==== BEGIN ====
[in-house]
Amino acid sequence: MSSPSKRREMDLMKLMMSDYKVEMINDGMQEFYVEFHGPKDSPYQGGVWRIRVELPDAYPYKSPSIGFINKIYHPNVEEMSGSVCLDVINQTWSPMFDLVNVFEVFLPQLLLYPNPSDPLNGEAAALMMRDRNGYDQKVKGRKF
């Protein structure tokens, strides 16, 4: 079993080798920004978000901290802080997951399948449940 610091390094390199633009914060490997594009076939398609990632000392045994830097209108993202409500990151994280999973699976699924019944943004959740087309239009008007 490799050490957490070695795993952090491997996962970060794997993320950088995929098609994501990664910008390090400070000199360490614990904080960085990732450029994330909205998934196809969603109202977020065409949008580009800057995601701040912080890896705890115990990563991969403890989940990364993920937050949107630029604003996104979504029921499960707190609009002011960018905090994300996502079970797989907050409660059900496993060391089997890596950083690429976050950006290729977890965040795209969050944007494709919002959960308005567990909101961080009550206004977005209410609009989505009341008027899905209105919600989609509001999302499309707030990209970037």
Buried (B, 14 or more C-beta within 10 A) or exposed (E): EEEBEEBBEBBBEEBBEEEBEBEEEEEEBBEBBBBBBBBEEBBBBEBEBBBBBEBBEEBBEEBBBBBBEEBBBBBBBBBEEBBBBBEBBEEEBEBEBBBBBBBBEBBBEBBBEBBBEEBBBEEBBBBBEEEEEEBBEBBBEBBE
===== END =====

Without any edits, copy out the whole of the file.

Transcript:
[in-house]
Amino acid sequence: MSSPSKRREMDLMKLMMSDYKVEMINDGMQEFYVEFHGPKDSPYQGGVWRIRVELPDAYPYKSPSIGFINKIYHPNVEEMSGSVCLDVINQTWSPMFDLVNVFEVFLPQLLLYPNPSDPLNGEAAALMMRDRNGYDQKVKGRKF
């Protein structure tokens, strides 16, 4: 079993080798920004978000901290802080997951399948449940 610091390094390199633009914060490997594009076939398609990632000392045994830097209108993202409500990151994280999973699976699924019944943004959740087309239009008007 490799050490957490070695795993952090491997996962970060794997993320950088995929098609994501990664910008390090400070000199360490614990904080960085990732450029994330909205998934196809969603109202977020065409949008580009800057995601701040912080890896705890115990990563991969403890989940990364993920937050949107630029604003996104979504029921499960707190609009002011960018905090994300996502079970797989907050409660059900496993060391089997890596950083690429976050950006290729977890965040795209969050944007494709919002959960308005567990909101961080009550206004977005209410609009989505009341008027899905209105919600989609509001999302499309707030990209970037």
Buried (B, 14 or more C-beta within 10 A) or exposed (E): EEEBEEBBEBBBEEBBEEEBEBEEEEEEBBEBBBBBBBBEEBBBBEBEBBBBBEBBEEBBEEBBBBBBEEBBBBBBBBBEEBBBBBEBBEEEBEBEBBBBBBBBEBBBEBBBEBBBEEBBBEEBBBBBEEEEEEBBEBBBEBBE